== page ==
STAGE 1 – Building the solid clay forms. The original solid sculpture can involve much clay and many hours. Build on the ground or on a durable table because of the amount of clay and the weight of the mould built around it. Recycled clay is suitable for this purpose. In the end the original can be destroyed and the clay can be reused for another sculpture. There is an important issue regarding mould-making that you must give consideration to before making your pieces, that is, dealing with the undercuts in the original sculpture. You must think of the direction that you will attempt to pull your mould off the sculpture and what could hinder the plaster mould being removed easily. A mould piece should freely detach itself so plan ahead. A Murphy’s oil soap and water mixture must be applied, to the surfaces that will be touching the next mould piece to prevent the plaster forms sticking together. I recommend that you don’t make individual mould pieces heavier than what you can handle easily.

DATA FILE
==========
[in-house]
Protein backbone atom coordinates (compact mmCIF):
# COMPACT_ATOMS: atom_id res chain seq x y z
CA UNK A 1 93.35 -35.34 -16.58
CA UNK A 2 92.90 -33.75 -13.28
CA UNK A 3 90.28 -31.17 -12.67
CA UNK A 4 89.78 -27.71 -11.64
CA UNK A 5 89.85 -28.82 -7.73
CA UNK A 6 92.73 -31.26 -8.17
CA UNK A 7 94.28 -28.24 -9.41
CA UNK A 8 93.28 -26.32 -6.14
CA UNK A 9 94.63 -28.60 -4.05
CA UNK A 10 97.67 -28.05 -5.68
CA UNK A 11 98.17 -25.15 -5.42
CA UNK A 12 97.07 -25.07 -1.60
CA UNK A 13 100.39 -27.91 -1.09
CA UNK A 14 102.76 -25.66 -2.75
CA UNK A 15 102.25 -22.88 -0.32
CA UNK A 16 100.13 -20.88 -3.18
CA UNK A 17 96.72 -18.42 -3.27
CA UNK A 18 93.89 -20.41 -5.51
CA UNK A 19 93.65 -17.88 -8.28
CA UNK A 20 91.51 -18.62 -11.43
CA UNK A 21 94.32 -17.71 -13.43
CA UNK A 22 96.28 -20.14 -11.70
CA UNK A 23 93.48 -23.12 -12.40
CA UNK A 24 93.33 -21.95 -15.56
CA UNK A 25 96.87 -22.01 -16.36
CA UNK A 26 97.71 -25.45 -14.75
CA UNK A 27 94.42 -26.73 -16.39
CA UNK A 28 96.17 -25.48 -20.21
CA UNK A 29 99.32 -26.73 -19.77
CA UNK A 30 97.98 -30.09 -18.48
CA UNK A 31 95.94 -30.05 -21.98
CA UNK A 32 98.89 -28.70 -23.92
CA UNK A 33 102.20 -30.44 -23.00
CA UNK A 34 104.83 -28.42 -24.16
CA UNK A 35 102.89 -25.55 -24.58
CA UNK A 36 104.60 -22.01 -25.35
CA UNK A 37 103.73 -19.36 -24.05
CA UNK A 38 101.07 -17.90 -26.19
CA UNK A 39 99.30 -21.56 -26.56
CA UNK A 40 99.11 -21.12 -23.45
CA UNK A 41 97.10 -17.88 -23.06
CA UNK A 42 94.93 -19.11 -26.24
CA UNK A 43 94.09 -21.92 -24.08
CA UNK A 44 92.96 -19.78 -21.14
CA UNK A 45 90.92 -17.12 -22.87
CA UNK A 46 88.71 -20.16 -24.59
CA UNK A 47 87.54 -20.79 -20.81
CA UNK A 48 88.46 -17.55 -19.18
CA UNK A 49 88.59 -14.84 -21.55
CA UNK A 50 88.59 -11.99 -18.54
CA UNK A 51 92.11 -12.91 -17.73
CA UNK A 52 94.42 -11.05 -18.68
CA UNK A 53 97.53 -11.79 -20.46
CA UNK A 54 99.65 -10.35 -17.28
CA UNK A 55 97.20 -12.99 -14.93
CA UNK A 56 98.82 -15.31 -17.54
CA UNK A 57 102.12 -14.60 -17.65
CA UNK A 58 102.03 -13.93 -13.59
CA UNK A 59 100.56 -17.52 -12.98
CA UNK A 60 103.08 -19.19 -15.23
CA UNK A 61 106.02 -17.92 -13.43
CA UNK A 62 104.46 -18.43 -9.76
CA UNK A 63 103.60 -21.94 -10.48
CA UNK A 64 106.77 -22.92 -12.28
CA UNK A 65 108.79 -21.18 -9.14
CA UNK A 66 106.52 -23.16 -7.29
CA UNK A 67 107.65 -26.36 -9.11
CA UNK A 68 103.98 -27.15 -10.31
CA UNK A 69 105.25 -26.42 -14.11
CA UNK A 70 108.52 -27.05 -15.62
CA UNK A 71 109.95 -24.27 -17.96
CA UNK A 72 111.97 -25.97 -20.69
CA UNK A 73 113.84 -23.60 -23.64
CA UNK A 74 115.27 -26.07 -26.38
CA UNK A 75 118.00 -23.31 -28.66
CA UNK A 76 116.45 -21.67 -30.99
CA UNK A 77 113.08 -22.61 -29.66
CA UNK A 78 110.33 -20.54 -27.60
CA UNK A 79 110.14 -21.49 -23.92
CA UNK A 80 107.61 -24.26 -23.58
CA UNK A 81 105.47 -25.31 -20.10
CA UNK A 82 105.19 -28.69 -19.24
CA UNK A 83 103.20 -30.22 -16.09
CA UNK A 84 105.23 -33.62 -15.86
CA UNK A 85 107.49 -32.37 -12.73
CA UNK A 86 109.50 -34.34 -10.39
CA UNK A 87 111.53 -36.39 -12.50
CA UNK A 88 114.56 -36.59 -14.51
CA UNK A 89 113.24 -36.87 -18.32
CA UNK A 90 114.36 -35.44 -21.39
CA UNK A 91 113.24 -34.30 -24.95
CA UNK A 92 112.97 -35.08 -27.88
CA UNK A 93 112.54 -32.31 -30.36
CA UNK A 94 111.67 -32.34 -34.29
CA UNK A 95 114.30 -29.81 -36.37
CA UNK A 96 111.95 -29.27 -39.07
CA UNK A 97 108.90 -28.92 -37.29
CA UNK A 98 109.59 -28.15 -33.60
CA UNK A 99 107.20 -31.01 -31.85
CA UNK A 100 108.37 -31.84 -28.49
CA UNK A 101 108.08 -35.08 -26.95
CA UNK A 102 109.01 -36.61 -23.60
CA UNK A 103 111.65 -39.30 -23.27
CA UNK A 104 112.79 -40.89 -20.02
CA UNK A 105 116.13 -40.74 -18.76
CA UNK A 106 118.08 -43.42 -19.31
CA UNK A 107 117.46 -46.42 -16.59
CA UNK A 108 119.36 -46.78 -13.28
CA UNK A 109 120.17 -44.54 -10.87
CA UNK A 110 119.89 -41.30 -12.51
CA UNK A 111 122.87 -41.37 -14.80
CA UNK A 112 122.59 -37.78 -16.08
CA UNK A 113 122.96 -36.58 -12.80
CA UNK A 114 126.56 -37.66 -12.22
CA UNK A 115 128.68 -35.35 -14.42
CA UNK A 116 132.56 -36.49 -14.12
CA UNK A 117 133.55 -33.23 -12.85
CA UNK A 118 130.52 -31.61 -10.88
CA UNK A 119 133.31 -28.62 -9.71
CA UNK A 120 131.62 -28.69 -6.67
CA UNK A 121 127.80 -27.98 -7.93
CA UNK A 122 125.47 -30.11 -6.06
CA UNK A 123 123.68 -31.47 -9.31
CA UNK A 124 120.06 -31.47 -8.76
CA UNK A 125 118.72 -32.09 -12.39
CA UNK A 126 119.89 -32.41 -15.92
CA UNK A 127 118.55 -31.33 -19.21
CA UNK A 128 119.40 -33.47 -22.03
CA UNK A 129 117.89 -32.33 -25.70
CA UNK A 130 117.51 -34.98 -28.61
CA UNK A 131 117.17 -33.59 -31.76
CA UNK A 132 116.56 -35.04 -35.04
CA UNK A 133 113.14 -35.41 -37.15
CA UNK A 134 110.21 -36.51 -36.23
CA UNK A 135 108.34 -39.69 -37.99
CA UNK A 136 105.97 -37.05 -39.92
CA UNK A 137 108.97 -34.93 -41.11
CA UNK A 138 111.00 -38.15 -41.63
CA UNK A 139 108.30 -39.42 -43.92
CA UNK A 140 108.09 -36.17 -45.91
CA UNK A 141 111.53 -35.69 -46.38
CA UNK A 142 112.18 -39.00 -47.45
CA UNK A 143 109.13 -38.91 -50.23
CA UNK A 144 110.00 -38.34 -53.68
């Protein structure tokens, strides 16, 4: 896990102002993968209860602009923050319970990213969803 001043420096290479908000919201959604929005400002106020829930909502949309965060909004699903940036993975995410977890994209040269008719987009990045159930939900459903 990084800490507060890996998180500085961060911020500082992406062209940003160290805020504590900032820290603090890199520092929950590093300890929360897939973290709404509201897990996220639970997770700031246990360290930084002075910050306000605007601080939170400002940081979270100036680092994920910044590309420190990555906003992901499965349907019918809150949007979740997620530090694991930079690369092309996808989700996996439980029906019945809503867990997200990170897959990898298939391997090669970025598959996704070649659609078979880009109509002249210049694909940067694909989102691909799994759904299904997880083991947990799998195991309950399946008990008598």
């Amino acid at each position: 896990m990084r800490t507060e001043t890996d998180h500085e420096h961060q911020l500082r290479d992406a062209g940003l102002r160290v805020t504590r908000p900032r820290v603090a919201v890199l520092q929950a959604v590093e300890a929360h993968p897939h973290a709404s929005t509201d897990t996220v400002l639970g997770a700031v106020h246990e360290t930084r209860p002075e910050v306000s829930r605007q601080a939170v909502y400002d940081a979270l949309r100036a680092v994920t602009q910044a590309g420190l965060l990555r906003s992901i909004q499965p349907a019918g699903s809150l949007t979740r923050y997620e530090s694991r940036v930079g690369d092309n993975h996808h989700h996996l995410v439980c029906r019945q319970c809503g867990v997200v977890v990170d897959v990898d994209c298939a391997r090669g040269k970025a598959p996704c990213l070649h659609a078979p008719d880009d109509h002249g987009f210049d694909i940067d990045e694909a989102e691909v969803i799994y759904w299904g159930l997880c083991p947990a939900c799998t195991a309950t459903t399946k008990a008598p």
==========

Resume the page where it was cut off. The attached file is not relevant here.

STAGE 2 – Making the two-piece press-mould. Start by making the centre line of the solid sculpture original from the bottom of the neck area where it touches the table, up to each ear, and push the wooden or other shims down into the soft clay. Going from ear to ear by moving over the top of the head, do the same again with more shims. You have now divided the form into two sections; face front and back of head. The shims will keep the two sides of the mould separate. I also apply small pieces of grey electric tape to cover the small holes between the shims. Apply a mixture of oil soap with water to both sides of the shims and tape. Now you are ready to mix up a bucket of plaster. Half fill the bucket with water, and sift or pour in a 25-pound bag of plaster. I use an electric drill and paint mixer blade to mix the plaster. I make the two mould pieces by applying the plaster while the sculpture is standing on its neck. I wait until the plaster is as thick as whipped cream and then work quickly before it hardens too much (a second person assisting you with this part is helpful). I wipe the outside of the mould with a damp sponge so it will be smooth when it hardens.